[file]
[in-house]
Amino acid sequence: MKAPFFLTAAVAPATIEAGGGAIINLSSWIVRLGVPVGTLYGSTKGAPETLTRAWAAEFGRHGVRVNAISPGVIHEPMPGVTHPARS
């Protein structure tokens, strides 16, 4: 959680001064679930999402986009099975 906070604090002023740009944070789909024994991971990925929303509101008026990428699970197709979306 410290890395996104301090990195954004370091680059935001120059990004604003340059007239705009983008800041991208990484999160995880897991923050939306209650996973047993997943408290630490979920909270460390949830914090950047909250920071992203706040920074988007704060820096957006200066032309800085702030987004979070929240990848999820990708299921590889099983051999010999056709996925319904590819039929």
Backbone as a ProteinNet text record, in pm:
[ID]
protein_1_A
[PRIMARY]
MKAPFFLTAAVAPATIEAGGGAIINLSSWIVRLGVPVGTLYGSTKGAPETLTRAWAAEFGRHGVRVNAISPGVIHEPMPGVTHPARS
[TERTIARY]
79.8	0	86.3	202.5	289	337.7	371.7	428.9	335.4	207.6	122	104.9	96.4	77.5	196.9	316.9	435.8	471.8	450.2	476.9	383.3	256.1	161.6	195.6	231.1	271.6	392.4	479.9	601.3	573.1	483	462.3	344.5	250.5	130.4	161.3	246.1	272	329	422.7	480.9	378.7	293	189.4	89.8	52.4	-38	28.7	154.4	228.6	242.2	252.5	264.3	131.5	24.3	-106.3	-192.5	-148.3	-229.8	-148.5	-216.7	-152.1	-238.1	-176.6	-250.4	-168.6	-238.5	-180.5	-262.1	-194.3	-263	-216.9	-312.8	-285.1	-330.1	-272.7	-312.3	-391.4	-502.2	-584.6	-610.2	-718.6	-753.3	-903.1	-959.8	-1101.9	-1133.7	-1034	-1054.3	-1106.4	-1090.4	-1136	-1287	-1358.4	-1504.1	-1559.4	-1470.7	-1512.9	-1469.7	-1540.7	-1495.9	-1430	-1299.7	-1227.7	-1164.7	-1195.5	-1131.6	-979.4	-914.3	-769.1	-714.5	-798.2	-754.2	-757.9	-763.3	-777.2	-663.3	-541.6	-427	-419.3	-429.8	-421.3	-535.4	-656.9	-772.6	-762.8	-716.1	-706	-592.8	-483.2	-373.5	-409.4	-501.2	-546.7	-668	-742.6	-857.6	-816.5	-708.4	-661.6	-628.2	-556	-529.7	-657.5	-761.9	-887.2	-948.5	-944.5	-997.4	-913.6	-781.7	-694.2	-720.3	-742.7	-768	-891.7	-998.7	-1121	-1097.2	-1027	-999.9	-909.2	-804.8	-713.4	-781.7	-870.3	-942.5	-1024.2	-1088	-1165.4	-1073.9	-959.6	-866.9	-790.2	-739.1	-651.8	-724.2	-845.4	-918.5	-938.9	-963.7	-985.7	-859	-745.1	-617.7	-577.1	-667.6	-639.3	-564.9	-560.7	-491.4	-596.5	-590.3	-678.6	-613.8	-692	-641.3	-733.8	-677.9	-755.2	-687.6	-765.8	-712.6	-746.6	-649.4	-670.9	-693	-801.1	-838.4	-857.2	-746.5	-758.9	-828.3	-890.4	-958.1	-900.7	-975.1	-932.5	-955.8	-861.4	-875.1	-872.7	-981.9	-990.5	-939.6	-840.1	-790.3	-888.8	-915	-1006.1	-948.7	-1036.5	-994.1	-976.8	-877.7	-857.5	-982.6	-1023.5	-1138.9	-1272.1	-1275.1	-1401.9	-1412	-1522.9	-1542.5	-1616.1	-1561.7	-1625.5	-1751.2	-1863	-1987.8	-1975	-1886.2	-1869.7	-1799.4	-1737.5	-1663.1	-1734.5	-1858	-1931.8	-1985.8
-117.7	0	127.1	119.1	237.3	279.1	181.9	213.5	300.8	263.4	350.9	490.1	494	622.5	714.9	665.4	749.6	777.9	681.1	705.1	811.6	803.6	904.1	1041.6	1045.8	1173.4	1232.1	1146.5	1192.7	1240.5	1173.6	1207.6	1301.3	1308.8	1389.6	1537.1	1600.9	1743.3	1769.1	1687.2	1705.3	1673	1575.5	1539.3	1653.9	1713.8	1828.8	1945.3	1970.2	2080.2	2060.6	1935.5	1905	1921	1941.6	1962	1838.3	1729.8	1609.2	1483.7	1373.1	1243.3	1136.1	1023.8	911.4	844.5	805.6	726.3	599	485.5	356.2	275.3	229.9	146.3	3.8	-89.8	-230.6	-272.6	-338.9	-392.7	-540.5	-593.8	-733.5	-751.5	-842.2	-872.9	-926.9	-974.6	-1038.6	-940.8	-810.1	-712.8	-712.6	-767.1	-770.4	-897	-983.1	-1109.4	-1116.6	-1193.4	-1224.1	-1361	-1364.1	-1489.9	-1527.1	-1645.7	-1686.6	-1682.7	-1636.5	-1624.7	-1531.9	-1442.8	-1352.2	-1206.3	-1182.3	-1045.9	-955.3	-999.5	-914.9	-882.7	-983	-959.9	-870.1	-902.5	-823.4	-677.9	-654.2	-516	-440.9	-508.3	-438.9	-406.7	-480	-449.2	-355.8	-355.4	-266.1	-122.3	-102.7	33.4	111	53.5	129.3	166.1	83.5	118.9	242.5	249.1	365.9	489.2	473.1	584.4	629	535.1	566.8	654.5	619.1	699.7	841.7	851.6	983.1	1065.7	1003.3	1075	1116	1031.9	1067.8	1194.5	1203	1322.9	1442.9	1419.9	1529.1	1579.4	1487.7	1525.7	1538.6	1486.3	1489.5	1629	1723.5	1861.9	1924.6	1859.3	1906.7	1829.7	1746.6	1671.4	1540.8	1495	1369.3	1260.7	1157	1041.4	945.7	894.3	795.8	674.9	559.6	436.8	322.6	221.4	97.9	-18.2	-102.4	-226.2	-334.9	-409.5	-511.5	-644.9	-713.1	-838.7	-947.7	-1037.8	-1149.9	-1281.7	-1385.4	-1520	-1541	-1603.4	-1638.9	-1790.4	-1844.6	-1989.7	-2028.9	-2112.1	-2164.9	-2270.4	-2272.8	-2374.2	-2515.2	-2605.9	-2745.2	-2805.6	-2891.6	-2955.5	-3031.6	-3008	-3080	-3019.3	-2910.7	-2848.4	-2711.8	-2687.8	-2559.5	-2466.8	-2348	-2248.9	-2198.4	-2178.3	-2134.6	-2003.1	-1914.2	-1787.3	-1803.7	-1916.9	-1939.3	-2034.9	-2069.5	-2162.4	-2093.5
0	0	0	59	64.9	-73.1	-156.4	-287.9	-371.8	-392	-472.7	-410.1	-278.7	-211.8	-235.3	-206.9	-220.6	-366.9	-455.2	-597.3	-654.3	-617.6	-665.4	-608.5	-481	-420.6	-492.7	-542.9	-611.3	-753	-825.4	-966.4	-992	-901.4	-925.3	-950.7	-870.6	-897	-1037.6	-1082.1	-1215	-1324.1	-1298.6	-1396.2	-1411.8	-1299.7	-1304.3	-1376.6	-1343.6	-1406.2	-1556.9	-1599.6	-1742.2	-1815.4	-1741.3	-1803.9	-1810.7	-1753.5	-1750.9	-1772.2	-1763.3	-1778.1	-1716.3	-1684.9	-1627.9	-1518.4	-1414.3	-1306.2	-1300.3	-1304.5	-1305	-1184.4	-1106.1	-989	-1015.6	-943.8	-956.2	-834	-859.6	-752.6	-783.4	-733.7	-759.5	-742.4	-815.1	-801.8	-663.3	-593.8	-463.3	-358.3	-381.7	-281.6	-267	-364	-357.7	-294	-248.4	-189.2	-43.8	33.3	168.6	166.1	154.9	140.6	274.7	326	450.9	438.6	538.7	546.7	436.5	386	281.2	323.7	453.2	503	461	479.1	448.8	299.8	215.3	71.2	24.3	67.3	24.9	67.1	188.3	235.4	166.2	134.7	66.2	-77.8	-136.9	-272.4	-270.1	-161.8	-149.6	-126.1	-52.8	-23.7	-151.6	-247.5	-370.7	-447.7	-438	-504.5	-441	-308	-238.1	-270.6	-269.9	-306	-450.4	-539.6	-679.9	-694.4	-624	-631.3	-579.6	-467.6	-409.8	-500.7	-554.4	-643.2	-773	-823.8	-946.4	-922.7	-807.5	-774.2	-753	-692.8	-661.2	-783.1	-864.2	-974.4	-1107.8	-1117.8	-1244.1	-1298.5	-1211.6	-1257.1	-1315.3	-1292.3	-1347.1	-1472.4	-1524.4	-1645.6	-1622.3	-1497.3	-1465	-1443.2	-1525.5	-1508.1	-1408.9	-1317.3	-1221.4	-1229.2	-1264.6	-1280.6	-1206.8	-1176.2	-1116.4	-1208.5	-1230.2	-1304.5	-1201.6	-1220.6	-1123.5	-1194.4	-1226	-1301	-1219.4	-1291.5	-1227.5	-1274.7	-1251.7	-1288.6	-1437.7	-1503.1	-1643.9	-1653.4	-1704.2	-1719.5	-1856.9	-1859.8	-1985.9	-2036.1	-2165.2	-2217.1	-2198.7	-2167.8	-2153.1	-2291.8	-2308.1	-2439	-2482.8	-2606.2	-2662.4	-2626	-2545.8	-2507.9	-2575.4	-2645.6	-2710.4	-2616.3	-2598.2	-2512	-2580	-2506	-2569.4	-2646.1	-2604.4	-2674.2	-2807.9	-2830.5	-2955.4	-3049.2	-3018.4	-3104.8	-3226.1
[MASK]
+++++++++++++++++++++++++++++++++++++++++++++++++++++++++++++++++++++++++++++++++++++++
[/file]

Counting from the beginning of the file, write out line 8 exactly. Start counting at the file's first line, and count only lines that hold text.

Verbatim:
MKAPFFLTAAVAPATIEAGGGAIINLSSWIVRLGVPVGTLYGSTKGAPETLTRAWAAEFGRHGVRVNAISPGVIHEPMPGVTHPARS